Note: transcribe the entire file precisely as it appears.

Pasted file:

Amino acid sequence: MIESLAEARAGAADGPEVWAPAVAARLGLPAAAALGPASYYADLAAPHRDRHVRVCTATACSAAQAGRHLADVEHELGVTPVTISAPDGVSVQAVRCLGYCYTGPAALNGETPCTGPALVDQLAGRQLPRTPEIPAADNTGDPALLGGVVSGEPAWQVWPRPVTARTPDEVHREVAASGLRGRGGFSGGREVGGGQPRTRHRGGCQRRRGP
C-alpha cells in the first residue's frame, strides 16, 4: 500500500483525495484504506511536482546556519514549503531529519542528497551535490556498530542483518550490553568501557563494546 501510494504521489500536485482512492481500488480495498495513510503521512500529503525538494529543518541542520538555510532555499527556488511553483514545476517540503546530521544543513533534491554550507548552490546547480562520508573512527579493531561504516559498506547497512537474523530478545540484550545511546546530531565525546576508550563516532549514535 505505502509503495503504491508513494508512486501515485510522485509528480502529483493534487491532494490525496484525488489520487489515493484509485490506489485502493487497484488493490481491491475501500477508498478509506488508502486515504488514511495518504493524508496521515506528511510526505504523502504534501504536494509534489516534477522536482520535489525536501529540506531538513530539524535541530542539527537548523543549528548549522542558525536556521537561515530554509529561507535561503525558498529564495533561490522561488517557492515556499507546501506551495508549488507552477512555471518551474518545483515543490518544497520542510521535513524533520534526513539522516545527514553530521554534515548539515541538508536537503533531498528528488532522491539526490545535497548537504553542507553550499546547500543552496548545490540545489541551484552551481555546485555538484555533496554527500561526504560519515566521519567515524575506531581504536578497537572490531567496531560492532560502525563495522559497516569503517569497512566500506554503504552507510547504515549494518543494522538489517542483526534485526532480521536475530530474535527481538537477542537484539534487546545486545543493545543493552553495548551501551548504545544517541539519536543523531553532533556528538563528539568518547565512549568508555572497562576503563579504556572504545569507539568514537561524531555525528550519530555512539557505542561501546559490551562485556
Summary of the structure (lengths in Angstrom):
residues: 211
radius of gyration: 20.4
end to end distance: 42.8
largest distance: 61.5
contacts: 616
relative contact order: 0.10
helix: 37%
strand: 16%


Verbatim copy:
Amino acid sequence: MIESLAEARAGAADGPEVWAPAVAARLGLPAAAALGPASYYADLAAPHRDRHVRVCTATACSAAQAGRHLADVEHELGVTPVTISAPDGVSVQAVRCLGYCYTGPAALNGETPCTGPALVDQLAGRQLPRTPEIPAADNTGDPALLGGVVSGEPAWQVWPRPVTARTPDEVHREVAASGLRGRGGFSGGREVGGGQPRTRHRGGCQRRRGP
C-alpha cells in the first residue's frame, strides 16, 4: 500500500483525495484504506511536482546556519514549503531529519542528497551535490556498530542483518550490553568501557563494546 501510494504521489500536485482512492481500488480495498495513510503521512500529503525538494529543518541542520538555510532555499527556488511553483514545476517540503546530521544543513533534491554550507548552490546547480562520508573512527579493531561504516559498506547497512537474523530478545540484550545511546546530531565525546576508550563516532549514535 505505502509503495503504491508513494508512486501515485510522485509528480502529483493534487491532494490525496484525488489520487489515493484509485490506489485502493487497484488493490481491491475501500477508498478509506488508502486515504488514511495518504493524508496521515506528511510526505504523502504534501504536494509534489516534477522536482520535489525536501529540506531538513530539524535541530542539527537548523543549528548549522542558525536556521537561515530554509529561507535561503525558498529564495533561490522561488517557492515556499507546501506551495508549488507552477512555471518551474518545483515543490518544497520542510521535513524533520534526513539522516545527514553530521554534515548539515541538508536537503533531498528528488532522491539526490545535497548537504553542507553550499546547500543552496548545490540545489541551484552551481555546485555538484555533496554527500561526504560519515566521519567515524575506531581504536578497537572490531567496531560492532560502525563495522559497516569503517569497512566500506554503504552507510547504515549494518543494522538489517542483526534485526532480521536475530530474535527481538537477542537484539534487546545486545543493545543493552553495548551501551548504545544517541539519536543523531553532533556528538563528539568518547565512549568508555572497562576503563579504556572504545569507539568514537561524531555525528550519530555512539557505542561501546559490551562485556
Summary of the structure (lengths in Angstrom):
residues: 211
radius of gyration: 20.4
end to end distance: 42.8
largest distance: 61.5
contacts: 616
relative contact order: 0.10
helix: 37%
strand: 16%